Well, we knew it was coming. We had a feeling some folks would be upset with a few of our selections for our re-rankings and our All-SEC team.
We weren’t surprised and we welcomed the feedback. You can’t please everyone, but it started a nice, fun debate.
But our quarterback selection really struck a nerve with one particular fan base.
We’ll get into that in our mailbag, so on to your questions:
Steve in West Monroe, La., writes: I think your mid-season all SEC pick for QB was wrong. Bray is good, but Tyler Wilson is the better QB. Let's see what Bray does against some real defense this weekend vs LSU? Wilson has done well the last three weekends against better defenses than Bray has faced. Wilson's toughness & willingness to lead by example will take Arkansas to a better bowl this year, and he's had a negligible run game.
Edward Aschoff: Chris and I knew we’d catch a bunch of grief for this, but we felt Bray was the better selection at this point. In fewer games this season, Bray averaged 315 yards a game and had 14 touchdown passes to just two interceptions. He lost his best receiver in Justin Hunter against Florida and still passed for 288 yards and three touchdowns. His only interceptions of the year came in that game. Even without Hunter, Bray performed well. Wilson has been good. We certainly aren’t saying that he hasn’t been. He leads the SEC in passing 1,779 and has 12 touchdowns. Oh, and he had a monster day against Texas A&M when he threw for a school-record 510 yard. I always hear about how Wilson is better because he’s played better competition. He started the season against Missouri State, New Mexico and Troy and threw for his career day against Texas A&M and it’s defense that ranks 99th nationally. He then threw for 262 against Auburn’s 105th-ranked defense. You can put Florida and Georgia’s defenses up against those any day. Against Alabama, Wilson threw for 185 yards, two touchdowns and a pick. Both quarterbacks have been tremendous this year, but we felt Bray had been better up to this point.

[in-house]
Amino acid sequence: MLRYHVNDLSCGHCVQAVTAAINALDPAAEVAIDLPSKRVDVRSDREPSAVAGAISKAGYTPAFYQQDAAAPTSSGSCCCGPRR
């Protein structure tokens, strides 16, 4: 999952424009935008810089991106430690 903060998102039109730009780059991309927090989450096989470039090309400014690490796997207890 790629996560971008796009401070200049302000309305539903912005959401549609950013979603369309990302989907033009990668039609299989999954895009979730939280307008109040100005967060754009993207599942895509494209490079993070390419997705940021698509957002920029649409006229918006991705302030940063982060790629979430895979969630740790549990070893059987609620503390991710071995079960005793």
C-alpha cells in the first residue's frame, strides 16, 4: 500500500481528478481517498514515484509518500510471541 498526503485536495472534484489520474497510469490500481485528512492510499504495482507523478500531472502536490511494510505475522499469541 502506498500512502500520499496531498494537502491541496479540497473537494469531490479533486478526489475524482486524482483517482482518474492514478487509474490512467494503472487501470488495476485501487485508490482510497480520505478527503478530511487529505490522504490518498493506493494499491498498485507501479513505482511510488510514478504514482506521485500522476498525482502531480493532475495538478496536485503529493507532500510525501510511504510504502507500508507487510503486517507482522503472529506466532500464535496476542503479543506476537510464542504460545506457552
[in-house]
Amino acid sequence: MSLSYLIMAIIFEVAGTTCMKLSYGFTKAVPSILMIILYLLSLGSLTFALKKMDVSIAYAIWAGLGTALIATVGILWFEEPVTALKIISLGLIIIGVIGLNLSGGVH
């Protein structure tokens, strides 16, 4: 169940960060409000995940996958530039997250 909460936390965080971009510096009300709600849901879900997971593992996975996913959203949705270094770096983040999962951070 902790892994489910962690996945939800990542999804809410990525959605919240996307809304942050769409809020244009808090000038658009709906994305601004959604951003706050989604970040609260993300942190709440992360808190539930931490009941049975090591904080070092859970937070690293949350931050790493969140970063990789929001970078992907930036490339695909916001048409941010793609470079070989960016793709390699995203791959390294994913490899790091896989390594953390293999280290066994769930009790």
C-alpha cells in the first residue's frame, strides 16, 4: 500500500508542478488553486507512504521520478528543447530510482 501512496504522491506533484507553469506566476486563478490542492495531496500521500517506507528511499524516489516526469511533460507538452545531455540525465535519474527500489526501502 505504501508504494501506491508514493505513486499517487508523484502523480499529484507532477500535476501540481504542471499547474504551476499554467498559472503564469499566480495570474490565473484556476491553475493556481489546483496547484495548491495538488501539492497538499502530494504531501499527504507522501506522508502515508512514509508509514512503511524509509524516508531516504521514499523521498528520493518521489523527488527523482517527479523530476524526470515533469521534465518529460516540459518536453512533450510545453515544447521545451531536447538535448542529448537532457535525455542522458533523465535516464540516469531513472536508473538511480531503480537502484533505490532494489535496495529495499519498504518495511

Richard in Ann Arbor, Mich., writes: LSU's clock management has, thus far, been excellent this season, repeatedly draining the play clock to make their long, sustained rushing drives even longer, and keep the Oregon's and West Virginia's of the world off the field as much as possible. Few instances of a delay of game or a frantic timeout to avoid one. Les Miles said all the right things in sticking up for his personnel, but do you think that maybe, just maybe, Gary Crowton had more to do with the clock gaffes than even most "experts" were willing to admit?